StorageTek's LFCM 100 is far from StorageTek's last word on the fixed content storage. In fact it might even be a side channel of the company's mainstream fixed content roadmap. Techworld talked to Laurence James, StorageTek's ILM business manager in the UK.
The ILM in the title is a clue, as StorageTek sees fixed content products or, better, functions, as being part of the overall information lifecycle management processes organisations are adopting.
The LFCM 100 uses Permabit software and is only for sale in North America. It is only the first, and probably ranging, shot in StorageTek's fixed content barrage.
What is fixed content?
Fixed content is that data which has to be kept although it changes little, if at all. It means mortgage records, other loan account records, insurance policies and now, in these days of growing compliance, e-mails, documents and spreadsheets relating to pertinent projects.
It's generally agreed that such data is best kept online when a fast response is needed to inquiries. To avoid enormous disk arrays being used the data is generally divided into chunks and a hash address created for each chunk. This technique can avoid data duplication as second and subsequent copies of a data chunk can be referred to by a pointer. Such content-addressed storage schemes are used by EMC's Centera device, the Archivas H-RAIN technology and StorageTek's LFCM 100.
Where does StorageTek go from here?
Integrated fixed content and STK IP
James first set the scene: "The LFCM 100 is specific to North America. They're way ahead of us here in Europe. We're developing an all-StorageTek IP (intellectual property) fixed content product set. We're not going in Europe with the Permabit software. We'll go with the StorageTek products; their announcement can be expected early next quarter."
That signals the April-May period.
James continued: "We'll have content addressing. We'll focus on its scalability. That's a key area. We also want to have an integrated set of products."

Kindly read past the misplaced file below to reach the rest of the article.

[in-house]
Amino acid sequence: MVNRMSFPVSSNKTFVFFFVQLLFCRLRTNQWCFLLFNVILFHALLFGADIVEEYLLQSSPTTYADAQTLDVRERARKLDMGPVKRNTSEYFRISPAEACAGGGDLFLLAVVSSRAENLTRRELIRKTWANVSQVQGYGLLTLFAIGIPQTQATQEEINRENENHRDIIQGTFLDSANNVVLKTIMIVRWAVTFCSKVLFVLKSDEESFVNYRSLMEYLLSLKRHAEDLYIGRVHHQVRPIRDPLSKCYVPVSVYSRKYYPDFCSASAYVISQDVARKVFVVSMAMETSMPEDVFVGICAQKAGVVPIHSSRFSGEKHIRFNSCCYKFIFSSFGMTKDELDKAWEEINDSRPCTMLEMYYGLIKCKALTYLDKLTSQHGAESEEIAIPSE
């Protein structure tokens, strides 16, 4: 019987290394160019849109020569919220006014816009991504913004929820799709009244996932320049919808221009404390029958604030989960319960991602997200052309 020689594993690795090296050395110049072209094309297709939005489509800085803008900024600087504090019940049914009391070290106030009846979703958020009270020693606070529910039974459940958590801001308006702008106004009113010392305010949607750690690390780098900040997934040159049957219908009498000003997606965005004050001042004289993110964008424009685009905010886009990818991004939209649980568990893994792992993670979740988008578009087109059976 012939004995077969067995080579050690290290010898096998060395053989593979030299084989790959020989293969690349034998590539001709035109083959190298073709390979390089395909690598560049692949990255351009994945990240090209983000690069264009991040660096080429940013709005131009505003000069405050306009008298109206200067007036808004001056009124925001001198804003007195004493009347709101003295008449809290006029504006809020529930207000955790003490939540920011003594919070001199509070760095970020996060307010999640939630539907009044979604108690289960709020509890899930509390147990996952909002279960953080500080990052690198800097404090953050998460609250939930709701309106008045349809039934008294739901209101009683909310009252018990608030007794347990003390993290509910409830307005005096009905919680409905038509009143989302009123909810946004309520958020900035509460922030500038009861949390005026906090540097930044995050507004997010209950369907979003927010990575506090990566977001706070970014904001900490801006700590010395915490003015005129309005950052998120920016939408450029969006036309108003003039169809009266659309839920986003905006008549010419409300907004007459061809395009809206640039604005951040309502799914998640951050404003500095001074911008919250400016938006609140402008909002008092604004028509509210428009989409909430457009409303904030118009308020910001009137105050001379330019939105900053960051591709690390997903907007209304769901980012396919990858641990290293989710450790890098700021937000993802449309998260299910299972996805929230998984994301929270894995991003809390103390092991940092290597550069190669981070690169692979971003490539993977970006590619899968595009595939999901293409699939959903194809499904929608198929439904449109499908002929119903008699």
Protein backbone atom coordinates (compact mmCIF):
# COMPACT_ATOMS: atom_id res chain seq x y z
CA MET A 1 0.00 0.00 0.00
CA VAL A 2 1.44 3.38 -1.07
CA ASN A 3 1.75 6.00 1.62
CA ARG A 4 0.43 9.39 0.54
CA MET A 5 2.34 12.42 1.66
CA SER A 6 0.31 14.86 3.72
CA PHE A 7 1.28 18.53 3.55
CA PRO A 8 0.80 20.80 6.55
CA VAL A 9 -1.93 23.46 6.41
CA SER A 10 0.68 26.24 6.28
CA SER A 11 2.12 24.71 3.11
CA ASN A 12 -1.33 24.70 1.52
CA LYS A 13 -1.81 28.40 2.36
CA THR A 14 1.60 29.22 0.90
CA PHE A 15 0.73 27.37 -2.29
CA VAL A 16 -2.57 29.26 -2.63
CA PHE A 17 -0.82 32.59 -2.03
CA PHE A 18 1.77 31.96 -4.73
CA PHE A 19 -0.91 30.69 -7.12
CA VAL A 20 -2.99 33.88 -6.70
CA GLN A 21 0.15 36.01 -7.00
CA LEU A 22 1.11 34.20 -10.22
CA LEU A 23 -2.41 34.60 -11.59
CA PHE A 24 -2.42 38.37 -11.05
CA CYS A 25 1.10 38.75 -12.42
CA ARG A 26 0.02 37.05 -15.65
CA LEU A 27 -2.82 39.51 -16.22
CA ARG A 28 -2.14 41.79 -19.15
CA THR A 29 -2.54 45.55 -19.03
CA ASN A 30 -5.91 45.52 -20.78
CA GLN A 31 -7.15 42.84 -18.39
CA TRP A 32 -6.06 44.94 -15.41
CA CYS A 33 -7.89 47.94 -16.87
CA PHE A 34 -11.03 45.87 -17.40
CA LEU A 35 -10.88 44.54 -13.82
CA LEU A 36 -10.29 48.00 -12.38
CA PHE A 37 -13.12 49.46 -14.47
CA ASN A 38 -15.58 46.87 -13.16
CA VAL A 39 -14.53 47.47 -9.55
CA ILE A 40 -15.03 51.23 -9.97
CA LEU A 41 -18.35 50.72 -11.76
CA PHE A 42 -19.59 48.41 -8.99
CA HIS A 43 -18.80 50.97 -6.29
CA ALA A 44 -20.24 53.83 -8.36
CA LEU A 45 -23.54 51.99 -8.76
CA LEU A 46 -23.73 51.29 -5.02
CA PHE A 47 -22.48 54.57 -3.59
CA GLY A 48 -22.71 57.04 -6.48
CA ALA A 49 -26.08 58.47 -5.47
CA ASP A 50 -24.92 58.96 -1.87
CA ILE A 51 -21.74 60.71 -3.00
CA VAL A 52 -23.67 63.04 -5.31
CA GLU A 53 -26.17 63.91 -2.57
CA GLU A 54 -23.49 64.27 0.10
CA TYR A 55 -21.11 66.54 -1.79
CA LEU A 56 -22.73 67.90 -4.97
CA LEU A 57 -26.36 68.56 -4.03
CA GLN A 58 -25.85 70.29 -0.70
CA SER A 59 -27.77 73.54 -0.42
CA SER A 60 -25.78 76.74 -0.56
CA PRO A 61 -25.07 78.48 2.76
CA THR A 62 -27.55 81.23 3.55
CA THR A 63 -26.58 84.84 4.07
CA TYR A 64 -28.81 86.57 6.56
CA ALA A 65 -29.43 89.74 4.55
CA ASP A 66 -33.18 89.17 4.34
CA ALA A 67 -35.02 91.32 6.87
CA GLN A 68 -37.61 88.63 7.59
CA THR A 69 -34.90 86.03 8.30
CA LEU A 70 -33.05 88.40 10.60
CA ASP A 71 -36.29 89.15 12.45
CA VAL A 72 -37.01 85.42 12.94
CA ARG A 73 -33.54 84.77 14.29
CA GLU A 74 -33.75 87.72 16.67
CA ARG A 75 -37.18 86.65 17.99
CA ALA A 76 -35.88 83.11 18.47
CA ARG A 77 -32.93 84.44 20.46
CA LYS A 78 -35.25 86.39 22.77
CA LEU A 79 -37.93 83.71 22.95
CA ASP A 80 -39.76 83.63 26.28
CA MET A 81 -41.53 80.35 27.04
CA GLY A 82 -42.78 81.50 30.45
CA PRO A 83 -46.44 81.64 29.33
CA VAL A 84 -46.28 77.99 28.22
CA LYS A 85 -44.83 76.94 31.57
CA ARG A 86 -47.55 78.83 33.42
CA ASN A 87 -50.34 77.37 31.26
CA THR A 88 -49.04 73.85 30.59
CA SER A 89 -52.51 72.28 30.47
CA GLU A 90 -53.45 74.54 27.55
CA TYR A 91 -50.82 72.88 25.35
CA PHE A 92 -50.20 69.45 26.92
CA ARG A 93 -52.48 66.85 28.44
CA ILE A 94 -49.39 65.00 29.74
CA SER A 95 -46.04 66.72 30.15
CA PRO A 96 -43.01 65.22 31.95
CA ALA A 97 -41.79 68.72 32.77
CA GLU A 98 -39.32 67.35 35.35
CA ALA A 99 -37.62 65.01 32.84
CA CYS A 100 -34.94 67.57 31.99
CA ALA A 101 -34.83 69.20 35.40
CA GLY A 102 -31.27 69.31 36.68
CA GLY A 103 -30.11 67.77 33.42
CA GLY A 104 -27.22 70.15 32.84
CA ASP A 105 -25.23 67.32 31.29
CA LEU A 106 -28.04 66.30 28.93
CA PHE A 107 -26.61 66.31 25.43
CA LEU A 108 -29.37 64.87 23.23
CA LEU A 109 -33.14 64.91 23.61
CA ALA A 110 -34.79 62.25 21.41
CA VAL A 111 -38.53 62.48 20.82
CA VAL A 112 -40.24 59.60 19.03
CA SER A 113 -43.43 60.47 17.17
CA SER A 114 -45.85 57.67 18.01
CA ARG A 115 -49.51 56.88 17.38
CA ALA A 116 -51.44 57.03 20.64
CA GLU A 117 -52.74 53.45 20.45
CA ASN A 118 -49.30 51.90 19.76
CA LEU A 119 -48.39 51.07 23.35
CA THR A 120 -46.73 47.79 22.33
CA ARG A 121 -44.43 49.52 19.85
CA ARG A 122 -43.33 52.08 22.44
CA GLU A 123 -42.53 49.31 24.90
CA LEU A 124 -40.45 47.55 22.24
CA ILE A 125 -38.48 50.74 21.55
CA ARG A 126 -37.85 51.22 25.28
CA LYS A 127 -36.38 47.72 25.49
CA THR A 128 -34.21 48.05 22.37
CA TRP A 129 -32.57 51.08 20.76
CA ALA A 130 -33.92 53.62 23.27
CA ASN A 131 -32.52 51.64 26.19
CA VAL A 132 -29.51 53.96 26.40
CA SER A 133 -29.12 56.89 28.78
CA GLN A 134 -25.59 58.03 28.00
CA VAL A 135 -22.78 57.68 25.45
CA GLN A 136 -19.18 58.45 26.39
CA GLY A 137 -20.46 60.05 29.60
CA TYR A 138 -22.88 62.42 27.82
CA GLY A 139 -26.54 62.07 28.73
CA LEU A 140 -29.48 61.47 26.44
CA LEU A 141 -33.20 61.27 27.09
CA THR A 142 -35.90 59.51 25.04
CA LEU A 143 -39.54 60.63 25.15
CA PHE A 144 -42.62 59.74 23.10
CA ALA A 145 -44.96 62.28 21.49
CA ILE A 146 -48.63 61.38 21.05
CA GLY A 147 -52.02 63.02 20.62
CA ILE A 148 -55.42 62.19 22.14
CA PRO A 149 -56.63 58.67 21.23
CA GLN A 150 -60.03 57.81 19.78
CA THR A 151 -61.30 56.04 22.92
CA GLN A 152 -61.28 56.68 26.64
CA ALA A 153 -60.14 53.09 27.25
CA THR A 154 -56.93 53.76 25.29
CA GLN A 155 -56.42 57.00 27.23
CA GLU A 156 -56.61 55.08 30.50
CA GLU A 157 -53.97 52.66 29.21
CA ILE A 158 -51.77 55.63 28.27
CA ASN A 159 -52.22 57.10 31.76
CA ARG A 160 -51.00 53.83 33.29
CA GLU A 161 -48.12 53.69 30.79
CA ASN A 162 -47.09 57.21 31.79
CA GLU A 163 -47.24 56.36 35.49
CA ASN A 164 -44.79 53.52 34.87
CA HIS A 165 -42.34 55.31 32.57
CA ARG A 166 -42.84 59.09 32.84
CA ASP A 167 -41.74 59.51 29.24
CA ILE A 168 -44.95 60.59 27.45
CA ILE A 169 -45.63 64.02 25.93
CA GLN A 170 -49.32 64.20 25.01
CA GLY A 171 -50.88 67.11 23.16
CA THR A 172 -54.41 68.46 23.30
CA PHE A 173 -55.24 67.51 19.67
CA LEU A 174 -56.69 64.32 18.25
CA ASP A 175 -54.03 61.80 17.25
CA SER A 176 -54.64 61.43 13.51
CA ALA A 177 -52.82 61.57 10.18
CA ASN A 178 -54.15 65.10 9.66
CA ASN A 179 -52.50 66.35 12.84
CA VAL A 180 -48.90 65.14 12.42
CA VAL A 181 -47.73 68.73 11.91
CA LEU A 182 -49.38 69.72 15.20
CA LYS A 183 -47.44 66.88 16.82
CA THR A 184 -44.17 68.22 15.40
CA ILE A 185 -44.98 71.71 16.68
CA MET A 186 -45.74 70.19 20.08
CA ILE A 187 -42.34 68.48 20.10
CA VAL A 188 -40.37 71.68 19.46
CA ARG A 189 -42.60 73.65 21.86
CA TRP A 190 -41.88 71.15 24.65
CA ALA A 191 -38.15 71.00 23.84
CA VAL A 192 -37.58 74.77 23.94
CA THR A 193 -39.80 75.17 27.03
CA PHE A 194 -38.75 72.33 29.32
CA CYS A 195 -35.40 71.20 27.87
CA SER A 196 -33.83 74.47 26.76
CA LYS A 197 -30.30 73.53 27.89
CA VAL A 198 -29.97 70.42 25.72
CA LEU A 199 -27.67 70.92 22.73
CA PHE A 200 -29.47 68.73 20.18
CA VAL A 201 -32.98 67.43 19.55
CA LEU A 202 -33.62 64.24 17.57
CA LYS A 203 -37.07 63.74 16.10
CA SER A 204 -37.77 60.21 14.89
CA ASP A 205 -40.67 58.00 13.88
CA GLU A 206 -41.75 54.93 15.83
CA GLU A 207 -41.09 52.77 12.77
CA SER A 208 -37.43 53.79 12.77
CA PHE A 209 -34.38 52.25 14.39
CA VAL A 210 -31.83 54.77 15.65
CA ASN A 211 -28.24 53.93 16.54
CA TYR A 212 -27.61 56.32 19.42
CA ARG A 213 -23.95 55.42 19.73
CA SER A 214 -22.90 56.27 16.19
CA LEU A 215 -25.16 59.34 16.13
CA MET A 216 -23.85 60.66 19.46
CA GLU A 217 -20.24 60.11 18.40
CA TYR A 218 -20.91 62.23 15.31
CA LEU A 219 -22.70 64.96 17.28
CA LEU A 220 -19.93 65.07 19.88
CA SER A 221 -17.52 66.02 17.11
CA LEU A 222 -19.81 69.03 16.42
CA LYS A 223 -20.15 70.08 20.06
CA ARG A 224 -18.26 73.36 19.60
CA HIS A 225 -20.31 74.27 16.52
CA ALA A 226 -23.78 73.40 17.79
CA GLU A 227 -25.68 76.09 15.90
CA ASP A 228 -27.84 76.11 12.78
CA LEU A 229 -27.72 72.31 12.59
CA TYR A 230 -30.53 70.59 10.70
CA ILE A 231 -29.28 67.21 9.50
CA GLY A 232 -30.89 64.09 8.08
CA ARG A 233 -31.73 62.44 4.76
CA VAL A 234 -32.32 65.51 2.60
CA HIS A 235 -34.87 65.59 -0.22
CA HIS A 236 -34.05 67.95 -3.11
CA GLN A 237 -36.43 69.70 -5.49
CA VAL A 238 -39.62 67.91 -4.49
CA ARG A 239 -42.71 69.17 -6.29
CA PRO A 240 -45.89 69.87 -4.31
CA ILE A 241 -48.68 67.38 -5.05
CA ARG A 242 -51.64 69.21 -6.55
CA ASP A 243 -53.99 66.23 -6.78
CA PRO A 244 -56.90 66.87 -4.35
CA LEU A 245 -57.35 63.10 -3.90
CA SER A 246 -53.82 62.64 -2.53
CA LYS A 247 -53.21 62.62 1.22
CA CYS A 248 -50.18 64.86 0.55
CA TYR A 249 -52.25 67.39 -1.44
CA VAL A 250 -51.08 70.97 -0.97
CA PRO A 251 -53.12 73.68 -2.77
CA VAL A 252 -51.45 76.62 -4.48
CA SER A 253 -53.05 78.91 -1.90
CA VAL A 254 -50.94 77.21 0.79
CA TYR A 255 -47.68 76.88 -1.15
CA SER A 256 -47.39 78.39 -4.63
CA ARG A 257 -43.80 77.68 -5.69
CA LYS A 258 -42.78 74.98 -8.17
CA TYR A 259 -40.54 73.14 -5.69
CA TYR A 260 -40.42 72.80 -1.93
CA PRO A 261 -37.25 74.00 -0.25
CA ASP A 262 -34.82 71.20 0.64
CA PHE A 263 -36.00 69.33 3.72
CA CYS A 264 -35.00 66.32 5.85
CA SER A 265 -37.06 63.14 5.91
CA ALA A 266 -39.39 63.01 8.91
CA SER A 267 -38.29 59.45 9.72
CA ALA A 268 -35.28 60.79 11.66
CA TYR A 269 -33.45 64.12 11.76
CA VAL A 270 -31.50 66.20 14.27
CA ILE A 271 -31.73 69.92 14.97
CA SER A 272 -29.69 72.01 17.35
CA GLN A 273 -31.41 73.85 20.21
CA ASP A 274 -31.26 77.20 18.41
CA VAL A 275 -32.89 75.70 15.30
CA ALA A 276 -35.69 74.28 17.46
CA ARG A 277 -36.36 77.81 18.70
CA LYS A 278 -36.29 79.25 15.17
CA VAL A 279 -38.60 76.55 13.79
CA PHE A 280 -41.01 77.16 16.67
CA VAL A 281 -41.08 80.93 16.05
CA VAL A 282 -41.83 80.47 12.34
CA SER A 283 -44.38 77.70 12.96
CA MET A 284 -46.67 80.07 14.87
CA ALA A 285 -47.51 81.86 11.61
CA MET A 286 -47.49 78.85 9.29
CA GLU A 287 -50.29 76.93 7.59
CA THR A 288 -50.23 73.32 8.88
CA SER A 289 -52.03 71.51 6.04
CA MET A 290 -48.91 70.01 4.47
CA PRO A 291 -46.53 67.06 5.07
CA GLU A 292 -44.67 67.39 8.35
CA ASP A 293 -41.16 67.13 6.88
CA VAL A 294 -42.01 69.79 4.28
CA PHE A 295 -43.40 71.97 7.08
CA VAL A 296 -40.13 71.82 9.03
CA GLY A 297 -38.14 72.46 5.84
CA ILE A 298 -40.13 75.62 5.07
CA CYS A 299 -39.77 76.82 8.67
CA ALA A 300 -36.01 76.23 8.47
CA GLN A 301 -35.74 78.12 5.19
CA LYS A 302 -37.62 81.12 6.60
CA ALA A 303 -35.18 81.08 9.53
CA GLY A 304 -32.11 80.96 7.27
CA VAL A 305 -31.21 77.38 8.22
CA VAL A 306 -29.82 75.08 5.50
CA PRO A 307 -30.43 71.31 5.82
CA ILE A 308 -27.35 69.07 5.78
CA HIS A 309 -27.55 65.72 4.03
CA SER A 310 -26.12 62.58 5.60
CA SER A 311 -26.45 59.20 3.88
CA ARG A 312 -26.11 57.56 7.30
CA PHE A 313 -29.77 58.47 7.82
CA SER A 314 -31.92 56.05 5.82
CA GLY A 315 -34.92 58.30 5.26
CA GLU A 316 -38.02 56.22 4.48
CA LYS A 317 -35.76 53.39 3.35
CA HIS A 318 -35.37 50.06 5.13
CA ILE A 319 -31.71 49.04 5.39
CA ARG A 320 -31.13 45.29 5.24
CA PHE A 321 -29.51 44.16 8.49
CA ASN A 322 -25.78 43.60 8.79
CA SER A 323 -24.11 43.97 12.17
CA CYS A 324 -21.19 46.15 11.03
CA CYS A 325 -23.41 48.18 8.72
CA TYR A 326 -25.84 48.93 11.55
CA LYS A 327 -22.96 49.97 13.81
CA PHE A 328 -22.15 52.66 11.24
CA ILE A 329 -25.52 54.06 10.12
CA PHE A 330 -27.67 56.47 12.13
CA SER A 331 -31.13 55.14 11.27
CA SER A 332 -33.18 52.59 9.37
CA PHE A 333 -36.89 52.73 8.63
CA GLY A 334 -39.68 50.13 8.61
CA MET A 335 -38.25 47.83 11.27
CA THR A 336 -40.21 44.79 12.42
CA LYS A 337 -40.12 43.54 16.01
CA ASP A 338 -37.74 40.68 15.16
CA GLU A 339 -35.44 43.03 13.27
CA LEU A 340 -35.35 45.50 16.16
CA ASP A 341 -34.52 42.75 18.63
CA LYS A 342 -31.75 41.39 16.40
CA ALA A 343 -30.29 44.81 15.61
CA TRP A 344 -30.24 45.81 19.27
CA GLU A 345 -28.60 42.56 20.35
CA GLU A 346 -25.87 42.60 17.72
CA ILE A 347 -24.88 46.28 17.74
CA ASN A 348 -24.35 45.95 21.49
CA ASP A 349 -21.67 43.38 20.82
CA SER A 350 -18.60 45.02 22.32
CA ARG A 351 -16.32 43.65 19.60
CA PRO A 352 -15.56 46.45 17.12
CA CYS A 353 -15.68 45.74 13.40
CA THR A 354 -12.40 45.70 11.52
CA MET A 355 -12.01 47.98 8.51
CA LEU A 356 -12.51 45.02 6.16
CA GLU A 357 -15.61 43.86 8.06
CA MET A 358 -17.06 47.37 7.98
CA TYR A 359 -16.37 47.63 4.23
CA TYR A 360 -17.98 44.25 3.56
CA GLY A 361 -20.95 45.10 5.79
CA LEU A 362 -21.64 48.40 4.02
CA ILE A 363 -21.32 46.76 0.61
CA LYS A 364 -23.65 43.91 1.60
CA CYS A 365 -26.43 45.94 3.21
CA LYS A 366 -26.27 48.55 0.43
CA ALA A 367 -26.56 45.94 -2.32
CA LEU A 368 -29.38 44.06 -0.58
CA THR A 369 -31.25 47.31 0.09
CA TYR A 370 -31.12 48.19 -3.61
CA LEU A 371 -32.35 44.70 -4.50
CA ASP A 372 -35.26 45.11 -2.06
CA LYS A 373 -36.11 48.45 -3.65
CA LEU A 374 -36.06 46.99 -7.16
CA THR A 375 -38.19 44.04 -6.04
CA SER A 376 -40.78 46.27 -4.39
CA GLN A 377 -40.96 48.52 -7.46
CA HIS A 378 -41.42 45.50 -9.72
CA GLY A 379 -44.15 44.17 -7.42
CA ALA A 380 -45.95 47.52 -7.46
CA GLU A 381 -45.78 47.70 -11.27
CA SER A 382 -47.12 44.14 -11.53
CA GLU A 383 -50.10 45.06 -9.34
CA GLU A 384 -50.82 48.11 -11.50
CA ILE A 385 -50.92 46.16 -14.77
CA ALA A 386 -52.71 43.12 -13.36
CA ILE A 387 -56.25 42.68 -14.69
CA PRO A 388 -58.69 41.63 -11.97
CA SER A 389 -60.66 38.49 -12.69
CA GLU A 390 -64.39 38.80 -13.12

How will they be delivered?
"There will be a completely new generation of BladeStore, with full StorageTek IP. It will be a disk sub-system which gives us a very high write capability. General me-too ATA disks are not designed for supporting very high write rate backups. This product builds on BladeStore (generation) 1. BladeStore 2 equates to a disk buffer building block for two other products."
Virtual tapeand fixed content
"There will be a new virtual tape product early next quarter. It builds on the existing VSM and SN6000 DNA with much higher functionality. This is a virtual tape engine. It will become the data mover for the fixed content engine we're developing."
"There is a hierarchy of storage. And it's integrated. Centera doesn't have ILM; our StorageTek idea does."
What about the StreamLine library? What role might it play here?
"StreamLine could have a normal tape backup archive file area and a fixed content section. Also all this functionality can be policy-driven, using our Storability disk networking and SAN management technology."
There is something logical and appealing about backups of transactional data and stored copies of fixed content data both ending up in the same library. It makes for a unified storage utility approach and avoids having a parallel but separate fixed content data stirage facility which customers have to source, buy, populate and manager.
Surely it's better to integrate fixed content storage into the overall storage facilities. That's StorageTek's view and we'll see the deliverables taking shape early in the Spring.
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